Medical school dream no longer haunts groundbreaking Mississippi Choctaw
JACKSON, Miss. – On the day Christina Wallace said goodbye to her friends at the Choctaw Health Center, they brought out a cake glazed with stethoscope- and lab coat-frosting.
They gave her a real stethoscope and a writing pen, both decorated with Native American hand-beaded designs.
“They filled a bowl with notes written on sheets of paper – ‘prescriptions for success,’” Wallace said.
Everything that day served as a reminder either of where she came from or where she was going.
Now, four years after her sendoff to medical school, Wallace is about to graduate, apparently as the first member of Mississippi Band of Choctaw Indians to earn a medical degree from the School of Medicine at the University of Mississippi Medical Center.
“It took me several years to get here,” she said, “and it couldn’t be better.”
In March, her desire to stay in Mississippi as a practicing physician received a boost during the School of Medicine’s annual Residency Match Day ceremony, when anxious, graduation-bound medical students find out, and publicly announce, where they’ve been accepted for specialty training.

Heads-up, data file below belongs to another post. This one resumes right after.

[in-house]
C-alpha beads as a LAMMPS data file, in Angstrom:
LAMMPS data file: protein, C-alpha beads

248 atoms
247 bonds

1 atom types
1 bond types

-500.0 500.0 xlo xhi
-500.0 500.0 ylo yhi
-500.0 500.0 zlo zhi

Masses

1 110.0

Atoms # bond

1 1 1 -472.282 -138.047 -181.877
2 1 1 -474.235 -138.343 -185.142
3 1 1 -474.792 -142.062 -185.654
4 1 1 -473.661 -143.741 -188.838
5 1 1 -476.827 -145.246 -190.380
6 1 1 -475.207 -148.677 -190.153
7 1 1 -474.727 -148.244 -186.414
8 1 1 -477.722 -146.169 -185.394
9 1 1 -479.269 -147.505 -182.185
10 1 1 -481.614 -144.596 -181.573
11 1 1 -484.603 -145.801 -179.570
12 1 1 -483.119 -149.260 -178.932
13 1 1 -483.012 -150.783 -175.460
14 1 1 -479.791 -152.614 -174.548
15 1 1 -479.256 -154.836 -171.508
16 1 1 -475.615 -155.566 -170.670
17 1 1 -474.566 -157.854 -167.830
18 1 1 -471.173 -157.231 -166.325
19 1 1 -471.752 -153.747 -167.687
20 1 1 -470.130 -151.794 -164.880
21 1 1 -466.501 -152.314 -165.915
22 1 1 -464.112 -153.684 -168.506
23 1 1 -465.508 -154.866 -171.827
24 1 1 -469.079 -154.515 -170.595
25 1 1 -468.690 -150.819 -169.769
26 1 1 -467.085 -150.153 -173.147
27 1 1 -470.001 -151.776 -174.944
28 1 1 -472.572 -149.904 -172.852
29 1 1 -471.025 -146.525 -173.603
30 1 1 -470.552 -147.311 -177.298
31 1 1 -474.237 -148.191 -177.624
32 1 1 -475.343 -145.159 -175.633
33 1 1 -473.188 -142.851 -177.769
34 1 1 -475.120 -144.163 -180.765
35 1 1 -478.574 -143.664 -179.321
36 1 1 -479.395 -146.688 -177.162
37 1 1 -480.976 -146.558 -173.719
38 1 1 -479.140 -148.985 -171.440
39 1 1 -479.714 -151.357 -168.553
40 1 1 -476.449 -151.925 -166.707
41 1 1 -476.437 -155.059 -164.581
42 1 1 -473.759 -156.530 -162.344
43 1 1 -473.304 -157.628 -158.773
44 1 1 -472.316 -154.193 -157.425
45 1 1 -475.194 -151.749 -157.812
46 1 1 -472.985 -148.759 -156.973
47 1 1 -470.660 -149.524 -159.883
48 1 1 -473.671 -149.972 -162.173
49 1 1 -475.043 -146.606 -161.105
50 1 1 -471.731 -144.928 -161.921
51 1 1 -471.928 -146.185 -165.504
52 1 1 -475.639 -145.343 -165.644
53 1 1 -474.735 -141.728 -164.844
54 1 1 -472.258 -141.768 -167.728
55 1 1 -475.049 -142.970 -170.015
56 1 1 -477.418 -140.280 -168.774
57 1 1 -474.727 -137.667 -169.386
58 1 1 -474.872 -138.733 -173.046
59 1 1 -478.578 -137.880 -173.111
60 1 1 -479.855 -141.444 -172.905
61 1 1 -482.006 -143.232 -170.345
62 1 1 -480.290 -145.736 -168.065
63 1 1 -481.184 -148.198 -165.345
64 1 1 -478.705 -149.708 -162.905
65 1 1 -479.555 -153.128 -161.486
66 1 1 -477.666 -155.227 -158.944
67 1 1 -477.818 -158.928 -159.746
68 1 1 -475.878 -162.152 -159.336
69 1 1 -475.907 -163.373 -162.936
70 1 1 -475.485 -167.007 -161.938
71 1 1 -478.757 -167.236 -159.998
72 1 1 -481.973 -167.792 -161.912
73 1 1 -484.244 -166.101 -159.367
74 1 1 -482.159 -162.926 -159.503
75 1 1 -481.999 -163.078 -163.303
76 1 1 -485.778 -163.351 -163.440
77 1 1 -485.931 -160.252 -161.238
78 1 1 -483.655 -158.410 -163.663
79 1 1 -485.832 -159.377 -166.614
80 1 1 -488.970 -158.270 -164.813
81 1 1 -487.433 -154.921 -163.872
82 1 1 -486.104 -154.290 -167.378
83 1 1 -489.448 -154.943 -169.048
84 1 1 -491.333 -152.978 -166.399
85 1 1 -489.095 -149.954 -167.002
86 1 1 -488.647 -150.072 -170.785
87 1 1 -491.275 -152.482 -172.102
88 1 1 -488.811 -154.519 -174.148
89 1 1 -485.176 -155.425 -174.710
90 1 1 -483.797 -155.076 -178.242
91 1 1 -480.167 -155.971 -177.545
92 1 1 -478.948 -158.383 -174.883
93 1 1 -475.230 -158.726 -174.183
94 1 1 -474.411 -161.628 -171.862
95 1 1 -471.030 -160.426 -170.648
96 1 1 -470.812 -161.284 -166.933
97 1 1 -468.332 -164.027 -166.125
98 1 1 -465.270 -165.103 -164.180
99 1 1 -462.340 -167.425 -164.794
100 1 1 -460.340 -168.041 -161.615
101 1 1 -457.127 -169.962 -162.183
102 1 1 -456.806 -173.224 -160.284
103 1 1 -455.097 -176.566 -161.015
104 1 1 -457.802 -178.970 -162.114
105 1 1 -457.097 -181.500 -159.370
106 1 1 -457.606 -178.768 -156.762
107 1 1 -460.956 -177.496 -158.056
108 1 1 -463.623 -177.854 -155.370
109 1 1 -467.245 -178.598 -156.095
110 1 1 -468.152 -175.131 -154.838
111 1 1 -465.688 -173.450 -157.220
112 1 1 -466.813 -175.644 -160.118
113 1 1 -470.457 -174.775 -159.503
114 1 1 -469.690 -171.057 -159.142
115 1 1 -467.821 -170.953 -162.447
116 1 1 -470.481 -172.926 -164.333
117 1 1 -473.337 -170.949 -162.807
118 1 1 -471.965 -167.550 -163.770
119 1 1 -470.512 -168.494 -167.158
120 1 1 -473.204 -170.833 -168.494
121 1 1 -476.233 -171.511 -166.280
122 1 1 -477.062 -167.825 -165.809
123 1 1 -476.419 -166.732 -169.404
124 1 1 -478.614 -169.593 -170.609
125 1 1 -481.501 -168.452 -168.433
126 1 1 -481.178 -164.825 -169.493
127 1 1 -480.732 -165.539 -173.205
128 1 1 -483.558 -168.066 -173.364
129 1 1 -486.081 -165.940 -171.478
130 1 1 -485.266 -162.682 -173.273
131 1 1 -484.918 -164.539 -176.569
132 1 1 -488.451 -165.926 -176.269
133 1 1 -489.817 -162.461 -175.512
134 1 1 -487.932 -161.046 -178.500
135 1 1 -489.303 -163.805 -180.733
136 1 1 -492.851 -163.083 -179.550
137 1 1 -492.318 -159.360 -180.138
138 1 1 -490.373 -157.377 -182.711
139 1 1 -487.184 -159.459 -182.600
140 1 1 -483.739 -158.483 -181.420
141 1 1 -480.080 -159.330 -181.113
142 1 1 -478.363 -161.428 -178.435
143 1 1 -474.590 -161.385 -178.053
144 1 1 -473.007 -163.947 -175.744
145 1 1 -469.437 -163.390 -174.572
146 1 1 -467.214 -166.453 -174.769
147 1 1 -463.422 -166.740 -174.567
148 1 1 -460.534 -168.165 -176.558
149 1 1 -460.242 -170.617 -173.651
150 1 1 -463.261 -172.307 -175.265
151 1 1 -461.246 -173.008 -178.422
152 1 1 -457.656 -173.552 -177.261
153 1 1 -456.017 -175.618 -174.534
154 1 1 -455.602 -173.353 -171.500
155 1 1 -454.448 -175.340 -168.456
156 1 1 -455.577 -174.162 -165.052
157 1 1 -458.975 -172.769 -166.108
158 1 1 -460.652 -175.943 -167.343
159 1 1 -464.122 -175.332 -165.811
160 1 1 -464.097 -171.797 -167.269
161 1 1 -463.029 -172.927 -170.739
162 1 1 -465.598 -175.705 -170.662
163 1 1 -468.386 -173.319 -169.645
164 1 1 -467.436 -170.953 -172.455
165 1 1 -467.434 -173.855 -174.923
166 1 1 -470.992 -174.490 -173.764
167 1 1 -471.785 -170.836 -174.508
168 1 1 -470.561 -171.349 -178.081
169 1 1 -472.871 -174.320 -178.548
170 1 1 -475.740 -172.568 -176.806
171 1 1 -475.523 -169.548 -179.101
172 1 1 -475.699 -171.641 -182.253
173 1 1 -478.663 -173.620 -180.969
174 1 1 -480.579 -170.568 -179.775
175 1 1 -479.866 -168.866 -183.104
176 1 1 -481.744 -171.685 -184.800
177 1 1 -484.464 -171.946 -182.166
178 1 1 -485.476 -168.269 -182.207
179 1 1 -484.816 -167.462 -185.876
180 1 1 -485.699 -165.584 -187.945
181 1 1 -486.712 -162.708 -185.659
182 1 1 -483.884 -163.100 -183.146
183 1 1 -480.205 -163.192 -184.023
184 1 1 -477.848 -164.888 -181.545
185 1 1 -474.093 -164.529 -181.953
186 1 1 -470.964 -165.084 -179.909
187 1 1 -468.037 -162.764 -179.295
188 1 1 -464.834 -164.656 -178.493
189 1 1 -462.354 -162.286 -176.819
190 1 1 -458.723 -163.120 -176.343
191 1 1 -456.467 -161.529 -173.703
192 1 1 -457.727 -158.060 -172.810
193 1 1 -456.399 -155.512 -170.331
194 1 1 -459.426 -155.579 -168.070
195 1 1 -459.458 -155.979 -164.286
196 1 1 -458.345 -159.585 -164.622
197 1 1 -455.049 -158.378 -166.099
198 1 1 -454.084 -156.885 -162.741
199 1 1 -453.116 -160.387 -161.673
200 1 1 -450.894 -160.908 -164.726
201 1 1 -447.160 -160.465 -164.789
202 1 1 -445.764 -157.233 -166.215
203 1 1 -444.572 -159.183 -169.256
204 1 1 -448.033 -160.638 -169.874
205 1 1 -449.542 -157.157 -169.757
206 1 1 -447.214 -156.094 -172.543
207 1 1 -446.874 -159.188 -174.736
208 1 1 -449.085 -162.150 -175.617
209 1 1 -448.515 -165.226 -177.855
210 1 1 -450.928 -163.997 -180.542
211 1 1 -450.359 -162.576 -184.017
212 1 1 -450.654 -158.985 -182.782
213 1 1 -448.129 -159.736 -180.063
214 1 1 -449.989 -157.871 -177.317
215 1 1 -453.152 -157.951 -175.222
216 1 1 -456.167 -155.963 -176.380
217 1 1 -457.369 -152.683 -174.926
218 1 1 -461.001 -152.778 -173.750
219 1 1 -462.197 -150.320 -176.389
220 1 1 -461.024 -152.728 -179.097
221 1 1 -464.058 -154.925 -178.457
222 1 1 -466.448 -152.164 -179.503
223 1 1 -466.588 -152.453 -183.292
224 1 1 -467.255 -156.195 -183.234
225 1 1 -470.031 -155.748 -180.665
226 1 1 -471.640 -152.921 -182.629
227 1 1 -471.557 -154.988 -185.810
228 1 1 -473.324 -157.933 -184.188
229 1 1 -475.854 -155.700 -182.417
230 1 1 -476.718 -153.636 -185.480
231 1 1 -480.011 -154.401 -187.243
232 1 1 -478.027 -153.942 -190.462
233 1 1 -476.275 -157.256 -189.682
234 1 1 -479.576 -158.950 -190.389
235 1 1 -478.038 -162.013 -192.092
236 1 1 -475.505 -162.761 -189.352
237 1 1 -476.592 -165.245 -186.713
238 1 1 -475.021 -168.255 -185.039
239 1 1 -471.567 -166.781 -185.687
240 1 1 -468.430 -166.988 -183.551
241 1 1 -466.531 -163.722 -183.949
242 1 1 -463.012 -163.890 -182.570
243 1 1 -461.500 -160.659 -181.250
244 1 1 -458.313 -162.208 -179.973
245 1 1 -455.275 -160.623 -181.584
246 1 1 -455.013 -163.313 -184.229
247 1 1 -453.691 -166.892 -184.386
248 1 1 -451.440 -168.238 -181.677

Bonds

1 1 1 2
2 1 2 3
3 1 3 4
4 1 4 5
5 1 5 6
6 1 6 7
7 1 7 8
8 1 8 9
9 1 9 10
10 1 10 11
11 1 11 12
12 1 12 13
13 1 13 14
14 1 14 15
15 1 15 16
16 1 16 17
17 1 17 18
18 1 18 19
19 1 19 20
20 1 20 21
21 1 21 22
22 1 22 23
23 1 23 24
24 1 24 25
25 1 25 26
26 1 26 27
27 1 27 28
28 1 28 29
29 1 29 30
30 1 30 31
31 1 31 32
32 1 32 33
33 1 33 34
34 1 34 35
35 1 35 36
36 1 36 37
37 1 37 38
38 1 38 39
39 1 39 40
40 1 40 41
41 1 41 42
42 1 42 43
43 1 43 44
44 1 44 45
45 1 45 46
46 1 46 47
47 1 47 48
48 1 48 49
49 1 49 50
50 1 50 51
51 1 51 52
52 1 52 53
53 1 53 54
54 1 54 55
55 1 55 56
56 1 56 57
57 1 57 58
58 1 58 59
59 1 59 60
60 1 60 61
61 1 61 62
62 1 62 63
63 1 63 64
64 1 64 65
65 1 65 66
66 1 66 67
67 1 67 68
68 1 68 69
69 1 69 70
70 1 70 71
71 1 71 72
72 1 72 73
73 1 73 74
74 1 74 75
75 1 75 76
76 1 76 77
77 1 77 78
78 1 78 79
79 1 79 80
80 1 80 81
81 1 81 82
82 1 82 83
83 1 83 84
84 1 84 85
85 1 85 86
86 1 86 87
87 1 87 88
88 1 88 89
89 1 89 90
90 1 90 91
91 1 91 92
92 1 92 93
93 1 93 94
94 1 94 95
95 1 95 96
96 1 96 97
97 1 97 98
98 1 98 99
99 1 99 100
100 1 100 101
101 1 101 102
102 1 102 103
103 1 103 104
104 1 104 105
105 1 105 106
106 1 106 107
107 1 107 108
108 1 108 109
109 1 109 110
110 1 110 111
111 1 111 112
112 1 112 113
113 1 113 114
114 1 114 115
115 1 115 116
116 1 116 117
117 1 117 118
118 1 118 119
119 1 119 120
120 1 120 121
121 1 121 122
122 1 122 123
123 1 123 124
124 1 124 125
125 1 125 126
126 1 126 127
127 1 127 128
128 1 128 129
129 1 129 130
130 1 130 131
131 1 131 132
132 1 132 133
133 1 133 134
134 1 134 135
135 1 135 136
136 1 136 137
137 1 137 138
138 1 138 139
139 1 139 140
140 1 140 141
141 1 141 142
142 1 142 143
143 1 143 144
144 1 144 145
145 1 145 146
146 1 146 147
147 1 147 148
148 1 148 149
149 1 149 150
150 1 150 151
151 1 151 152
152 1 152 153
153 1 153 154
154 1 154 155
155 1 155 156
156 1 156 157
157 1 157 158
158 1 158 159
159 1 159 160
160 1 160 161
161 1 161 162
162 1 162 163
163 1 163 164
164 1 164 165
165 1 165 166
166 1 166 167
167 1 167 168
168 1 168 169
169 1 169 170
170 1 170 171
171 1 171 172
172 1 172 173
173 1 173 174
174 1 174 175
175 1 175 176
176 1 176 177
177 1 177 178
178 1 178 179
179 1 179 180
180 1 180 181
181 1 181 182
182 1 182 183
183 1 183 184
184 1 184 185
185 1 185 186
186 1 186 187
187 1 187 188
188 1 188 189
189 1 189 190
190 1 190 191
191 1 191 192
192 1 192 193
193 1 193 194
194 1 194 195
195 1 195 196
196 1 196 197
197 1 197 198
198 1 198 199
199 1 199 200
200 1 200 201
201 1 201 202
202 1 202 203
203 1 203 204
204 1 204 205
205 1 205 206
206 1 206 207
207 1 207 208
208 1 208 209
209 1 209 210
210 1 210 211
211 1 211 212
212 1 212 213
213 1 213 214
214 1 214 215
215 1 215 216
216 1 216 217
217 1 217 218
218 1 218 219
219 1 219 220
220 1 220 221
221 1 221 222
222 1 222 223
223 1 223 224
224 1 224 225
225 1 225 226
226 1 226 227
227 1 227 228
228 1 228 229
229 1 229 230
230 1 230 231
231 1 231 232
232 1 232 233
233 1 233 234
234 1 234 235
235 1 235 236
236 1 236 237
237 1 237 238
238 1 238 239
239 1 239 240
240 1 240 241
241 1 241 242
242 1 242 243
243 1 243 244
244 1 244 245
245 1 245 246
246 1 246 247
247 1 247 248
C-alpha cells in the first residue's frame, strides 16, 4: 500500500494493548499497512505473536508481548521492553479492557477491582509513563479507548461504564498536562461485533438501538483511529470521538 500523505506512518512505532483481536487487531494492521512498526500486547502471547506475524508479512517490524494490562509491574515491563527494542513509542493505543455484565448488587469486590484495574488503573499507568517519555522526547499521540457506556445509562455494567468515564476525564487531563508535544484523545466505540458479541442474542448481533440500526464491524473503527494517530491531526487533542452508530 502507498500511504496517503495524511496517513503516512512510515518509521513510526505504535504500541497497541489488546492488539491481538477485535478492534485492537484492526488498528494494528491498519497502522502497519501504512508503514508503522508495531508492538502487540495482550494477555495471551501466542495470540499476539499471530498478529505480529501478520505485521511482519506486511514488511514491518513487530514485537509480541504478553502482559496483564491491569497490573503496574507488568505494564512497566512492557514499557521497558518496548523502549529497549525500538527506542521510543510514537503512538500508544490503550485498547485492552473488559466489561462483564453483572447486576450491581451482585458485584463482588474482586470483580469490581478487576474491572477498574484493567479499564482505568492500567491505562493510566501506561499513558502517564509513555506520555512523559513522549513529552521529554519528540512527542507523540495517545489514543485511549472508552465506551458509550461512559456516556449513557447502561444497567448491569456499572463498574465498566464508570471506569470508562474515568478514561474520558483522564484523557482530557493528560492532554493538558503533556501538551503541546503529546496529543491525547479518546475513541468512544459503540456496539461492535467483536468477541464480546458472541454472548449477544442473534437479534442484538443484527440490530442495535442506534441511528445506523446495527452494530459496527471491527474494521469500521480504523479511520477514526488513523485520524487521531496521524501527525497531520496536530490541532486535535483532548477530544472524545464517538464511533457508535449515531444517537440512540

“My family and I were too nervous to attend,” Wallace said. “I was afraid we were going to have to move away for my residency.”
So, while most of her fellow students in the Class of 2019 were mounting the stage at Jackson’s Thalia Mara Hall, Wallace was at her home in Neshoba County’s Edinburg community waiting to learn her fate by email.
“When the notification came,” she said, “we screamed with joy.”
The verdict: She will do a residency, in medicine-primary, starting this summer at UMMC.
“I’m ecstatic to be here,” she said. “I love it here.”